15. Doctor Syntax Silver badge

    $5 each

    Look how much we value you.

  16. Anonymous Coward
    Anonymous Coward

    Wow, that must've been some demo meeting!

    Allright folks, we're here today to demonstrate our APT-Detect 2000 product, software for finding malware in your infrastructure. Please give us a few minutes while we hook things up and we'll get the demo started.

    Technician hooks up some network cables to a laptop, starts some software

    Alright, we're just doing a self-test here, and..

    Laptop starts beeping

    Hmm, that's strange..

    OPM manager comes over - What seems to be the problem?

    Laptop emits siren sound, technician typing really fast like in the hacker movies

    Not one problem, sir, there's millions of them!

    Screen fills with green falling symbols like in the Matrix

    These are APT's sir, they are exfiltrating data as we speak - gigabytes worth of all your most valuable data! I'm zooming in to the core now

    Laptop fan turns on, showers of zooming symbols flying around the screen

    OPM manager sweating profusely - My God, its full of stars!

    Technician slams laptop shut, a puff of smoke wafts from the fan vents - I think we've all seen enough, shall we move the discussion over to your accounting department? This won't be cheap.

    1. elDog

      Re: Wow, that must've been some demo meeting!


      Of course the accounting department is thinking that $5 per credit report.

      The employees are thinking of years of identify theft, loss of jobs, possible threats from outside groups. Then again, that could happen at Target, Blue Cross/Blue Shield, on and on.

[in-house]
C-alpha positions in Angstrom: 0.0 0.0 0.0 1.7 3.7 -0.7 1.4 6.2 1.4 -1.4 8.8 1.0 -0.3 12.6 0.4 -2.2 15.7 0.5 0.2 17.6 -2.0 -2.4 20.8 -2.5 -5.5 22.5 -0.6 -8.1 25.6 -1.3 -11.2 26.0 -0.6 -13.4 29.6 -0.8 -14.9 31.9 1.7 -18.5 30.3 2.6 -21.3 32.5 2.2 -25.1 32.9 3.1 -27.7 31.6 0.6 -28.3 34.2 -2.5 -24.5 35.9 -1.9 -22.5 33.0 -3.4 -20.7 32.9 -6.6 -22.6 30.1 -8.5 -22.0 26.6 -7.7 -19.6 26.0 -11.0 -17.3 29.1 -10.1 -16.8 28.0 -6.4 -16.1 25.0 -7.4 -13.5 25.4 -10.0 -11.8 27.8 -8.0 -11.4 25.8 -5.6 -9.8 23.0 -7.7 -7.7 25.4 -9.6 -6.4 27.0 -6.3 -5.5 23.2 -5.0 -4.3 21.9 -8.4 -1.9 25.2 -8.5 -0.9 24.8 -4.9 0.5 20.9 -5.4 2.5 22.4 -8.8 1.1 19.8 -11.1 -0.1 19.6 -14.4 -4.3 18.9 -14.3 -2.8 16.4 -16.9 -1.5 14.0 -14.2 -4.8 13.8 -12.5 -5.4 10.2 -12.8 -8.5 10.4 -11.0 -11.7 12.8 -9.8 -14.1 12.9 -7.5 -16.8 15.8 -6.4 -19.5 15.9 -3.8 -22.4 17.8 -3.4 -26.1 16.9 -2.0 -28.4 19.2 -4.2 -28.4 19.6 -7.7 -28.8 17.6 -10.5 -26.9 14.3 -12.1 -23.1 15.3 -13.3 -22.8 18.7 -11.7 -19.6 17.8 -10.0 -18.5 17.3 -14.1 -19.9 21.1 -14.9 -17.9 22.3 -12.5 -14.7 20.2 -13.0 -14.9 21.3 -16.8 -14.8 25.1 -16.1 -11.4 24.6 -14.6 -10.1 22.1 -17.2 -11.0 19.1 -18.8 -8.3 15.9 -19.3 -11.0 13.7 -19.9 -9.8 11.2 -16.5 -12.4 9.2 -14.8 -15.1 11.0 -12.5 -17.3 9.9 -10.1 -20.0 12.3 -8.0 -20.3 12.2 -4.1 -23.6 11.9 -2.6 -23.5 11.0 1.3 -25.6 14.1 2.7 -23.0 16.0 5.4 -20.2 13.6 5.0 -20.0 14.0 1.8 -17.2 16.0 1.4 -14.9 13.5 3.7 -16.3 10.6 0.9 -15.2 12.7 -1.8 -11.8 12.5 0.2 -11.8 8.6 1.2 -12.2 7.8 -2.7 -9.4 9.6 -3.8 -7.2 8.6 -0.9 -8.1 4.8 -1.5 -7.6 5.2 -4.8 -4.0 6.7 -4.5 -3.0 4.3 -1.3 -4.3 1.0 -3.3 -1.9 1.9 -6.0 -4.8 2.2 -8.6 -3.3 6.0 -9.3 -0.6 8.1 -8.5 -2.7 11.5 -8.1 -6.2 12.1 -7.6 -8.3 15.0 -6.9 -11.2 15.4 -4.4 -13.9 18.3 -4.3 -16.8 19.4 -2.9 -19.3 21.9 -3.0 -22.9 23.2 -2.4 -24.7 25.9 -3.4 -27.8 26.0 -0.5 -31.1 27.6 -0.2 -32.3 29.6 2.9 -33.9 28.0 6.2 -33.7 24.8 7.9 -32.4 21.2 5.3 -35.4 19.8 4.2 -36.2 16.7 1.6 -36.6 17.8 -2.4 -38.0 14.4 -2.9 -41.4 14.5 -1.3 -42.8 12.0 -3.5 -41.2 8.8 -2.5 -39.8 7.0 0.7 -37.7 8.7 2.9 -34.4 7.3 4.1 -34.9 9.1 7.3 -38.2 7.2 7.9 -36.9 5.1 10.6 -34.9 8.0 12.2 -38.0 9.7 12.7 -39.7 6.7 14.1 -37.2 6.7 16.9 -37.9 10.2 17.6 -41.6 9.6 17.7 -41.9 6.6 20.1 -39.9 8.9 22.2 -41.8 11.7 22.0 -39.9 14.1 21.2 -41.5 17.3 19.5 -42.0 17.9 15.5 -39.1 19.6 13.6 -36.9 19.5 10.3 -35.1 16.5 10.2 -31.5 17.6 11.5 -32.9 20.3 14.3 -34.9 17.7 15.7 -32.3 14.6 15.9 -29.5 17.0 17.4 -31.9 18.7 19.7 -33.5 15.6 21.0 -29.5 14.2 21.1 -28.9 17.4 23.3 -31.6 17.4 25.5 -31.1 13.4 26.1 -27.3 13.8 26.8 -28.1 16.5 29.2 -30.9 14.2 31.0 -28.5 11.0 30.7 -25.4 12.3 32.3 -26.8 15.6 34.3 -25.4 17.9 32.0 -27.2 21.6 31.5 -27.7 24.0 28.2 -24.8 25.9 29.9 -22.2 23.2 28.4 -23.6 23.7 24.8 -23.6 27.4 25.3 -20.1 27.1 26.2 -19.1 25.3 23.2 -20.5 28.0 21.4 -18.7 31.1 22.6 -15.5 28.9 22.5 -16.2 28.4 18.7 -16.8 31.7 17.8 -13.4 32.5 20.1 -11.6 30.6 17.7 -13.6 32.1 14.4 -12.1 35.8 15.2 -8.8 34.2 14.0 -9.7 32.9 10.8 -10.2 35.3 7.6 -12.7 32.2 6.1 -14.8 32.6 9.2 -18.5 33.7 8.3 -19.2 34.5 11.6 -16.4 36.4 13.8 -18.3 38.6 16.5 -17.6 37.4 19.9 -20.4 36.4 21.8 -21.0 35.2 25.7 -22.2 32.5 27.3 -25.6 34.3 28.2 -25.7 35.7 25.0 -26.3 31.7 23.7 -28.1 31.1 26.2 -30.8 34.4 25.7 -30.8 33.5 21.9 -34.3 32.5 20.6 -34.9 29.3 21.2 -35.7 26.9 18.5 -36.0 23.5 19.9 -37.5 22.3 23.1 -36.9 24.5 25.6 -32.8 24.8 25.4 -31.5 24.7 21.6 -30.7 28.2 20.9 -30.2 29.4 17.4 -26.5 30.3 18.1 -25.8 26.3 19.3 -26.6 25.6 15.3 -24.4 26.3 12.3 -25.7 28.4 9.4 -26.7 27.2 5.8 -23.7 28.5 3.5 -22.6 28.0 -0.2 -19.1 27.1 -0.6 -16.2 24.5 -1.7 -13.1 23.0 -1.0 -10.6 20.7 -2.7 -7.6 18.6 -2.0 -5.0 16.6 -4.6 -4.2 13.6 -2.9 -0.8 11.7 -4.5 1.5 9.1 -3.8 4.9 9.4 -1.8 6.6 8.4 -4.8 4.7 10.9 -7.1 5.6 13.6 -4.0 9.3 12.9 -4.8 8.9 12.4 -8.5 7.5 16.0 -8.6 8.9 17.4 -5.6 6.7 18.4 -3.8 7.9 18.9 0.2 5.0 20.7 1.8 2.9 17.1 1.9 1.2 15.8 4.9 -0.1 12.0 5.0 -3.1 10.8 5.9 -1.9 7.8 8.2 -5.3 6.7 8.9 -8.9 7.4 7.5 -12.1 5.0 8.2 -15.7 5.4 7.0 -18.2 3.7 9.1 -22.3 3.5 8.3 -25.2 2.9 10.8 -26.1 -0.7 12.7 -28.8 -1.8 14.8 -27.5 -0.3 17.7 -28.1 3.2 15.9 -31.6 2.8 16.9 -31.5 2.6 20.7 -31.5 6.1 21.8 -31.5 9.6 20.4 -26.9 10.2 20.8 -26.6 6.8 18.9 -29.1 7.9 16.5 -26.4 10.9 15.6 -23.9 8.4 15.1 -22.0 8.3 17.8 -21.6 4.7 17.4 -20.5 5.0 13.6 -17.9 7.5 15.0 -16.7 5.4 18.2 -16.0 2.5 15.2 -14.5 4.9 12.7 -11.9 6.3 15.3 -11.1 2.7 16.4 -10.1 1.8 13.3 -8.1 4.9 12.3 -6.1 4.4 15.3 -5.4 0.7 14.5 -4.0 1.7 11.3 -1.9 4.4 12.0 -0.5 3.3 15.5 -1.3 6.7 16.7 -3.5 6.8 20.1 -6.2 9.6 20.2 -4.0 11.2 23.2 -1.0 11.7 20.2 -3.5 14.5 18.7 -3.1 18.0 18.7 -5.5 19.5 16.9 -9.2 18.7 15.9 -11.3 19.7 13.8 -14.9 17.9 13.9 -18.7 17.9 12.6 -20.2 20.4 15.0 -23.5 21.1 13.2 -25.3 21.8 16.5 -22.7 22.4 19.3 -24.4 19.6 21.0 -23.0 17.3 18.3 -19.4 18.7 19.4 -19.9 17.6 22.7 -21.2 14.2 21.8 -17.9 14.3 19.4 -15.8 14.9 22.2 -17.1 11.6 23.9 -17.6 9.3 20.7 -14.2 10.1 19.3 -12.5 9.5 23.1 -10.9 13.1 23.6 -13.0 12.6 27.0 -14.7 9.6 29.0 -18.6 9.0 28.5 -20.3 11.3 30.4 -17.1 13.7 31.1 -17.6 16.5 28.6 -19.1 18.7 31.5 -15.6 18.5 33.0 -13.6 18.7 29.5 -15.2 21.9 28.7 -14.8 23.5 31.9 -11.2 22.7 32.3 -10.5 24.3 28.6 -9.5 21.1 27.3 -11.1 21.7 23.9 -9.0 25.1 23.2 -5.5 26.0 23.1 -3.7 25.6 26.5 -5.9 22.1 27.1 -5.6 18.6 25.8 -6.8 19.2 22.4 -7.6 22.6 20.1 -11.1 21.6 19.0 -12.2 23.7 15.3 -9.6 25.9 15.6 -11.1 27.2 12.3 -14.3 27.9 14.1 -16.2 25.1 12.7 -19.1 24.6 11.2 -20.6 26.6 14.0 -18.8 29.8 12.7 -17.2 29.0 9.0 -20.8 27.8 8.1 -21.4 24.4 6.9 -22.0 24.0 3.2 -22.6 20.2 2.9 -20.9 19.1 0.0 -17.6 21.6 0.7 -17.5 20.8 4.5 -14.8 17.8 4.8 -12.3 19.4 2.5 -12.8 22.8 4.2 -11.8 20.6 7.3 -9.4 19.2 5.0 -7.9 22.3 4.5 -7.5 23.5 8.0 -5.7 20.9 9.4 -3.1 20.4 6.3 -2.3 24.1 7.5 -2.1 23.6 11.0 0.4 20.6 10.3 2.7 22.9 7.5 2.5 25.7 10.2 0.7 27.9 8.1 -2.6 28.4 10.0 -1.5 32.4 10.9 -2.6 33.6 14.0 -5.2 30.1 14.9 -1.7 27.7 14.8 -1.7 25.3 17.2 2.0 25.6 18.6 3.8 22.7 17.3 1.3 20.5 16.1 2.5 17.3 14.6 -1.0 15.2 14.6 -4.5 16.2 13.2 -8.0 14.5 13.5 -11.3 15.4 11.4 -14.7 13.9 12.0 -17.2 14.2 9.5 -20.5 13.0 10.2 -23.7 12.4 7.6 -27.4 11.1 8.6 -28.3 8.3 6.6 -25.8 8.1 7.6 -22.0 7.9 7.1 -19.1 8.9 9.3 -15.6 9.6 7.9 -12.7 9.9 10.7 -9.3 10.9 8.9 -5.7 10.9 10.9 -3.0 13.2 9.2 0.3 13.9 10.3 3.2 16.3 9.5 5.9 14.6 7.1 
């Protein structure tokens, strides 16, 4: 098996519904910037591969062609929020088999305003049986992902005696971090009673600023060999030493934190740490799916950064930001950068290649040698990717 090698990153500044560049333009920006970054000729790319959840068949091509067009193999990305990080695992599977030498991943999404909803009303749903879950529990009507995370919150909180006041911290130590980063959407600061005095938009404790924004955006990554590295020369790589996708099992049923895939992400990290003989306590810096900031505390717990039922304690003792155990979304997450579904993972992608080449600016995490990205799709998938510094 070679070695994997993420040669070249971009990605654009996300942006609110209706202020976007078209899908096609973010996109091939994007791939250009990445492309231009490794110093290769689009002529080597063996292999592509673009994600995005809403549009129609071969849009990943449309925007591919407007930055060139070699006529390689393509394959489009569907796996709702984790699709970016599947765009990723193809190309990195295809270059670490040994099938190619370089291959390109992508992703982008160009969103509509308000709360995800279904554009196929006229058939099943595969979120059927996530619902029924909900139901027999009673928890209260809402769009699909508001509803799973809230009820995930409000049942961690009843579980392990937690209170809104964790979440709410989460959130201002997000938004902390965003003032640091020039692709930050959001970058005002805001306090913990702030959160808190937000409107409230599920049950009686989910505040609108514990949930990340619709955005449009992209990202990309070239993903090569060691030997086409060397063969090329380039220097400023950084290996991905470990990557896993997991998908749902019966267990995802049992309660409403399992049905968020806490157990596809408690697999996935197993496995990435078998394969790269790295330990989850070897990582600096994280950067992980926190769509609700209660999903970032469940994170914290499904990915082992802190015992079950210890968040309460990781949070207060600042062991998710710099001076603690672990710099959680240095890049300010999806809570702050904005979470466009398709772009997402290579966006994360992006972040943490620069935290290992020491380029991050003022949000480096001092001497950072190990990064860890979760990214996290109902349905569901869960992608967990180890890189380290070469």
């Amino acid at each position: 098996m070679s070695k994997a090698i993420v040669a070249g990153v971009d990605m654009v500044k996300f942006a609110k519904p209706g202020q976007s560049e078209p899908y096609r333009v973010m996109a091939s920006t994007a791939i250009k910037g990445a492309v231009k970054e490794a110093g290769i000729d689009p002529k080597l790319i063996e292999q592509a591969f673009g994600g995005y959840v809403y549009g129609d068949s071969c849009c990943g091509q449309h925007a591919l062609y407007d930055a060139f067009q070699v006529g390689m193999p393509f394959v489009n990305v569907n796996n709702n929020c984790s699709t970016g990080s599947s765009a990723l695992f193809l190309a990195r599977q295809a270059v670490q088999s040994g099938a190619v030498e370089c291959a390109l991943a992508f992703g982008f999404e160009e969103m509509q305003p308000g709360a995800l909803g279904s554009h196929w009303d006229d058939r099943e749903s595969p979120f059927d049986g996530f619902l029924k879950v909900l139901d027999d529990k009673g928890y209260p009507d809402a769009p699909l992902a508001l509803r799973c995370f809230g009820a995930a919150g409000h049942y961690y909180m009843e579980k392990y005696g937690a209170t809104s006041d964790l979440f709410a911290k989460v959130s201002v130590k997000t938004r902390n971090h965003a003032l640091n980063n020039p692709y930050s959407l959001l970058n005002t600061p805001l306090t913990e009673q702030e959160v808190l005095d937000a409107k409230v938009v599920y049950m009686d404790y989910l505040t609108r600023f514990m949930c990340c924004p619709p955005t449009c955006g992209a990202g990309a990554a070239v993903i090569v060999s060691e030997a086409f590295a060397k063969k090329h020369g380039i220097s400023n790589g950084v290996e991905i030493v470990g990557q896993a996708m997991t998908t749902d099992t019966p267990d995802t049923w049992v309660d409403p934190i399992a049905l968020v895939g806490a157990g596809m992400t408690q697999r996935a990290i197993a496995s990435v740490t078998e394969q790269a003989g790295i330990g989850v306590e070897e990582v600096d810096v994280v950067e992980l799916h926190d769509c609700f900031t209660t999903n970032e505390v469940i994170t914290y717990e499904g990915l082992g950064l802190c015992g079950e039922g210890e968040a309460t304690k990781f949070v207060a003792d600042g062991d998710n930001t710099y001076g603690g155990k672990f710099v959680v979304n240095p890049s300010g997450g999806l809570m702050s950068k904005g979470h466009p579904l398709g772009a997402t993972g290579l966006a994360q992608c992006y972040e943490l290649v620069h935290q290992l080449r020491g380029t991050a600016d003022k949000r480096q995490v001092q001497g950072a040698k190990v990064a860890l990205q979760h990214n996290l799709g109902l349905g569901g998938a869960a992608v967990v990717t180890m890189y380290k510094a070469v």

17. Kane Silver badge
    Black Helicopters

    Amazing really...

    With all the hyperbole over the past six months (from both sides of the pond) about how the authorities need to have back door/front door access to encryption, and the more recent comments from the FBI about all those pesky cybercriminals and how the US is on the verge of a massive attack, isn't it just a bit convenient that a large attack of this nature happened?

    Can we have a black flag icon please, El Reg? I think it's appropriate under the circumstances.

    Hmm? I can hear a strange whum whum whum whum noise in the distance, I wonder what that could be?

  18. WalterAlter

    Cue "Clockwork Orange" Theme Music

    "Well Well. Well Well Well Well..." CIA and NSA employees are government employees, yes? I wonder what sorts of reports this data could be massaged into delivering about the sneaky side of government? Prolly better than an airport x-ray machine could deliver, eh?

    1. amanfromMars 1 Silver badge

      Re: Cue "Clockwork Orange" Theme Music

      Hi, WalterAlter,

      There are government employees and there are government employees and some government employees are government employers. And just imagine how much further things have progressed since the production of the following missive and dynamic page ......

  19. Andrew van der Stock

    The stupid thing is...

    As part of the Five Eyes agreement, I'm sure the US has access to the publicly available Australian Signals Directorate's Top 35 Strategic Mitigations. You can even Google it. If they'd just followed the Top 4 items (application white-listing, patch your damn apps, patch your damn OS, and limited administration rights even for administrators), I bet the APT would have been either detected, blocked. The Top 4 are mandatory for all Australian government agencies and departments, so if anyone says that a large government bureaucracy can't use white listing, patching apps and OS, and has limited administrators, they haven't looked very far. In my view, not doing the Top 4 is tantamount to actual negligence.

    1. Marshalltown

      Re: The stupid thing is...

      The really stupid thing is that all that information was available through a single entry point. Is there information on what OS the OPM was using on its systems?

  20. razorfishsl

    So... The NSA is spying on everyone and all data feeds?

    Why did they not detect this, do they not have data analysts?

    If they cannot spot one of the biggest hacks in the history of the US , it really says everything about their ability to target terrorists.....